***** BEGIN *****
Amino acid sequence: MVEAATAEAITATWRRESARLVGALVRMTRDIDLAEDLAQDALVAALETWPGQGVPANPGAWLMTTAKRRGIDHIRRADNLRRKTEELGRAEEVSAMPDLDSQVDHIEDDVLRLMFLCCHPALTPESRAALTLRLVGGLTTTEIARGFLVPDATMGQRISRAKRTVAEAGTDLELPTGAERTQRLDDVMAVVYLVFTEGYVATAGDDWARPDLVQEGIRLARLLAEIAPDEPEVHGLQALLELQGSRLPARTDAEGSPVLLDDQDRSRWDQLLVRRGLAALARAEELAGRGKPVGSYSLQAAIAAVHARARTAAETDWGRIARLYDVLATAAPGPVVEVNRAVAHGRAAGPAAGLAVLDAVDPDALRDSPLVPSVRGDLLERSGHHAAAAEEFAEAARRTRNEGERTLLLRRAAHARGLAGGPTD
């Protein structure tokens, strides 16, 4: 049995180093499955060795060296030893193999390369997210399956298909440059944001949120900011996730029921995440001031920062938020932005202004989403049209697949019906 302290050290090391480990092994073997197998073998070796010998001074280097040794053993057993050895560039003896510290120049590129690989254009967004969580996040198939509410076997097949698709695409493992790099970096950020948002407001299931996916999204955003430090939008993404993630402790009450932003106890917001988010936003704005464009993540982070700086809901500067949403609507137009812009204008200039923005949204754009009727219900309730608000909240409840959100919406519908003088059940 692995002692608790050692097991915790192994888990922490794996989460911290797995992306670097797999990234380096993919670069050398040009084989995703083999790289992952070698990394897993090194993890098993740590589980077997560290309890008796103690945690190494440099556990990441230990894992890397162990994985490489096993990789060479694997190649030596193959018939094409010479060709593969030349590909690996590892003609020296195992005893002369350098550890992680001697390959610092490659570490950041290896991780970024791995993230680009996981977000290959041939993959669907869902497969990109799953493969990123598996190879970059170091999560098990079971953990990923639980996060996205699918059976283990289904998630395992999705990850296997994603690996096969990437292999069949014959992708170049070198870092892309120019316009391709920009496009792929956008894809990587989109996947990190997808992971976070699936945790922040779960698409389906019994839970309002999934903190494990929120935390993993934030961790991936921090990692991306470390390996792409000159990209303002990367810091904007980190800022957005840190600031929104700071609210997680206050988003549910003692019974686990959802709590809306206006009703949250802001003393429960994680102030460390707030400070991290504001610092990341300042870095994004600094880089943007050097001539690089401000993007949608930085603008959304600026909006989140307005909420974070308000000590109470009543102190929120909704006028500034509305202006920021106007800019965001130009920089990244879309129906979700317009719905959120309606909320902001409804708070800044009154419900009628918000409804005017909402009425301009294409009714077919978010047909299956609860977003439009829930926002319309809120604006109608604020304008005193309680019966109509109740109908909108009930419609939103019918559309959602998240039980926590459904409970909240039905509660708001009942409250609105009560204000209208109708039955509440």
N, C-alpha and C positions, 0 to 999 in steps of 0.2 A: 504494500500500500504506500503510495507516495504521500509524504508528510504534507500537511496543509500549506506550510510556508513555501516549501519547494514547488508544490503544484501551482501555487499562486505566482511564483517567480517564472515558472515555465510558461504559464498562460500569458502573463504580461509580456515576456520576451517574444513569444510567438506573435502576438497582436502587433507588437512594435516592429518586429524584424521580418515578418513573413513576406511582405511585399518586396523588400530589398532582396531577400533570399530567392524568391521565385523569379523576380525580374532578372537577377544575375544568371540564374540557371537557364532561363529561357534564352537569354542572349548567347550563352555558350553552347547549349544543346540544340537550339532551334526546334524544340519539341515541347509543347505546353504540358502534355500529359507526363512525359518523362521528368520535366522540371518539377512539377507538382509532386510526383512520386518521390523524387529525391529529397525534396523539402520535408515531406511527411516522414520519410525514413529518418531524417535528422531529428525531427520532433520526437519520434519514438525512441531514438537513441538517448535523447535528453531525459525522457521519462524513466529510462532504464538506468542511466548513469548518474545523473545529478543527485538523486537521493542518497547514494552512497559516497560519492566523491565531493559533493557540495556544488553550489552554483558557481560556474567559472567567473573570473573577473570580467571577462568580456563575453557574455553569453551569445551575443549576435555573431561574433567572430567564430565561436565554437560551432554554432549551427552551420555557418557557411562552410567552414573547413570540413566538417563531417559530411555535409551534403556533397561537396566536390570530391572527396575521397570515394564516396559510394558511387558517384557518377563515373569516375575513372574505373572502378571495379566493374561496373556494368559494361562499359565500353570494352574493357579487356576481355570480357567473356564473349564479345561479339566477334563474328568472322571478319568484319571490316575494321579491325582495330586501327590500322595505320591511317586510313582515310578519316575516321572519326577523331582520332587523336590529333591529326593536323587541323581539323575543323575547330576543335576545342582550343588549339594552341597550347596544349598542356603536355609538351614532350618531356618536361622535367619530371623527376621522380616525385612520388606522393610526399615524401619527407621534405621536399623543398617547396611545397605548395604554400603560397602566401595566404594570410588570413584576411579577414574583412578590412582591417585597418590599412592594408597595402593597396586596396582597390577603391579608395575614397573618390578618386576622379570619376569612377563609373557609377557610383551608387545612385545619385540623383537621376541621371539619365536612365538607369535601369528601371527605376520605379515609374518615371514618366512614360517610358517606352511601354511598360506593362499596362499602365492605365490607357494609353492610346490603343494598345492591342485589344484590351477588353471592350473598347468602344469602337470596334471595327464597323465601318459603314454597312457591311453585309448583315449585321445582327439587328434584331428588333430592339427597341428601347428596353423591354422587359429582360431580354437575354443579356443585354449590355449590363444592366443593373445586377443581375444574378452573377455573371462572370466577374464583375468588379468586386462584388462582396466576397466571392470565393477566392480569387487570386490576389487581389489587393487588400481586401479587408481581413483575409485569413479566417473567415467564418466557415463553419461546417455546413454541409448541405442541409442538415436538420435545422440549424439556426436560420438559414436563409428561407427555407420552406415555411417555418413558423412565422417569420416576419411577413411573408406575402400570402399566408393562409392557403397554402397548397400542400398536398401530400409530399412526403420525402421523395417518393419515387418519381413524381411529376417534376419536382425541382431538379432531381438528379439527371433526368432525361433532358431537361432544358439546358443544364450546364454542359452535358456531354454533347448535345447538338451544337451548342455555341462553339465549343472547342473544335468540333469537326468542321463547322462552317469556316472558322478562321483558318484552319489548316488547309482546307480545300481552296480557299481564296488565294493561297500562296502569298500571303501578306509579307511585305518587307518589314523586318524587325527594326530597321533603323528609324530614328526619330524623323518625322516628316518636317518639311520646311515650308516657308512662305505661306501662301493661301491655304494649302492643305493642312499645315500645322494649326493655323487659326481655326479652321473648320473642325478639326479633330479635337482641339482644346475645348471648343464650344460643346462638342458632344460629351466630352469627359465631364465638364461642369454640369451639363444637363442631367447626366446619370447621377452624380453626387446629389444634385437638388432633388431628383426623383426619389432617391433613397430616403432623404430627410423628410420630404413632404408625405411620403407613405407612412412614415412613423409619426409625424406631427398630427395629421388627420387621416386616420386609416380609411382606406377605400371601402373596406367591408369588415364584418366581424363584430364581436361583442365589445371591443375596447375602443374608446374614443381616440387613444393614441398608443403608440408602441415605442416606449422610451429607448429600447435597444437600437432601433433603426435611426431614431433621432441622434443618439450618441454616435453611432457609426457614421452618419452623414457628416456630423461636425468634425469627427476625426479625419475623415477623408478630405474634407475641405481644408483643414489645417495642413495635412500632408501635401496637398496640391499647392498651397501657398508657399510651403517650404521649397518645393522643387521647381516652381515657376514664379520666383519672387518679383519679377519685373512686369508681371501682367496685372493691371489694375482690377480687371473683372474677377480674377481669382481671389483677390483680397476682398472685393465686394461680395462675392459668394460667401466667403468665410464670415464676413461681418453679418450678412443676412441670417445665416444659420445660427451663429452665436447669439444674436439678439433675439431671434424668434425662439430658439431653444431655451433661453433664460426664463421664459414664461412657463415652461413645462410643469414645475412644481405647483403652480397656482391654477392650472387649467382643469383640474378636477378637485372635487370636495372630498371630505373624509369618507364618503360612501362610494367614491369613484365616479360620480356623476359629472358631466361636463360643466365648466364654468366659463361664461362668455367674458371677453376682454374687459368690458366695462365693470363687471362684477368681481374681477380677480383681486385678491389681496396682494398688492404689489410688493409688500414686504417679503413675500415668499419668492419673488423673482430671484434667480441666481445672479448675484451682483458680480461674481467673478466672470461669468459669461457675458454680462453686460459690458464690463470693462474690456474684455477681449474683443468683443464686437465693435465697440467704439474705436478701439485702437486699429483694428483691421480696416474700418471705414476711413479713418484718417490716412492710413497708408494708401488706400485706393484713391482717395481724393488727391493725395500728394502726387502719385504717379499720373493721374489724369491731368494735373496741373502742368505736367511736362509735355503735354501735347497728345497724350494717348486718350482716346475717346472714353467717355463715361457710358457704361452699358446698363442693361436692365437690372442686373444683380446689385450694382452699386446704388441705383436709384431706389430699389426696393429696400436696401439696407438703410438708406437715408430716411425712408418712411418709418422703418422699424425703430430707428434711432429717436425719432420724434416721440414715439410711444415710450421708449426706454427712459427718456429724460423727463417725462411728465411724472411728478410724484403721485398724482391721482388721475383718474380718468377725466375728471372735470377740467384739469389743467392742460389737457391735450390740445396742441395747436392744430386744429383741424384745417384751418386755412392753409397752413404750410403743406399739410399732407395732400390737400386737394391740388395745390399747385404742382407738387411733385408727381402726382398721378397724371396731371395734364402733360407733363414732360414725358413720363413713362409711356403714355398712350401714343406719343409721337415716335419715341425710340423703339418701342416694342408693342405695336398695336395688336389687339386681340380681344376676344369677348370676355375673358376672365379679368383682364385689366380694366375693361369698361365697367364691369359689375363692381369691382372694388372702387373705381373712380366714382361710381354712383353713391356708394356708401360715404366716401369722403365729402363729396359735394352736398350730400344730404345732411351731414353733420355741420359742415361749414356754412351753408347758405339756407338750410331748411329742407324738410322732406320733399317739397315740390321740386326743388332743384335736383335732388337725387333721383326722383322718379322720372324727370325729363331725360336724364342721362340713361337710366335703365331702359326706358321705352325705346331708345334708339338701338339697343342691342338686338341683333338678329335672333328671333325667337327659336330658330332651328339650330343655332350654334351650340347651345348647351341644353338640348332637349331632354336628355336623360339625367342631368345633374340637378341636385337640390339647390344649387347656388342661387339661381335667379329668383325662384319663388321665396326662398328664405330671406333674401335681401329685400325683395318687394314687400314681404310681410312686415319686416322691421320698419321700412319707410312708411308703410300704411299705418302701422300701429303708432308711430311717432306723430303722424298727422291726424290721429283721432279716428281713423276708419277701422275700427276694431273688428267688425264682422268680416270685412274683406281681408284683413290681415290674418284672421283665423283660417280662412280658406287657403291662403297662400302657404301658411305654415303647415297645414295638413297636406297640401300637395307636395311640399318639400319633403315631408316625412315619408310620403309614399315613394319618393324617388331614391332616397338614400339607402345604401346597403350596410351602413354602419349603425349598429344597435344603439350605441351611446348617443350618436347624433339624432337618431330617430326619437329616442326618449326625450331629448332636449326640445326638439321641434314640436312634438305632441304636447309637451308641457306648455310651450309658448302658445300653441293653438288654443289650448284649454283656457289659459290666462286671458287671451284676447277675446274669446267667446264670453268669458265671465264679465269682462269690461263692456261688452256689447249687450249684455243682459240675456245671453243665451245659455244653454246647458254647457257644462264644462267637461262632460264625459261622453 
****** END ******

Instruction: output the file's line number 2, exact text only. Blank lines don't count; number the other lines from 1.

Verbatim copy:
């Protein structure tokens, strides 16, 4: 049995180093499955060795060296030893193999390369997210399956298909440059944001949120900011996730029921995440001031920062938020932005202004989403049209697949019906 302290050290090391480990092994073997197998073998070796010998001074280097040794053993057993050895560039003896510290120049590129690989254009967004969580996040198939509410076997097949698709695409493992790099970096950020948002407001299931996916999204955003430090939008993404993630402790009450932003106890917001988010936003704005464009993540982070700086809901500067949403609507137009812009204008200039923005949204754009009727219900309730608000909240409840959100919406519908003088059940 692995002692608790050692097991915790192994888990922490794996989460911290797995992306670097797999990234380096993919670069050398040009084989995703083999790289992952070698990394897993090194993890098993740590589980077997560290309890008796103690945690190494440099556990990441230990894992890397162990994985490489096993990789060479694997190649030596193959018939094409010479060709593969030349590909690996590892003609020296195992005893002369350098550890992680001697390959610092490659570490950041290896991780970024791995993230680009996981977000290959041939993959669907869902497969990109799953493969990123598996190879970059170091999560098990079971953990990923639980996060996205699918059976283990289904998630395992999705990850296997994603690996096969990437292999069949014959992708170049070198870092892309120019316009391709920009496009792929956008894809990587989109996947990190997808992971976070699936945790922040779960698409389906019994839970309002999934903190494990929120935390993993934030961790991936921090990692991306470390390996792409000159990209303002990367810091904007980190800022957005840190600031929104700071609210997680206050988003549910003692019974686990959802709590809306206006009703949250802001003393429960994680102030460390707030400070991290504001610092990341300042870095994004600094880089943007050097001539690089401000993007949608930085603008959304600026909006989140307005909420974070308000000590109470009543102190929120909704006028500034509305202006920021106007800019965001130009920089990244879309129906979700317009719905959120309606909320902001409804708070800044009154419900009628918000409804005017909402009425301009294409009714077919978010047909299956609860977003439009829930926002319309809120604006109608604020304008005193309680019966109509109740109908909108009930419609939103019918559309959602998240039980926590459904409970909240039905509660708001009942409250609105009560204000209208109708039955509440």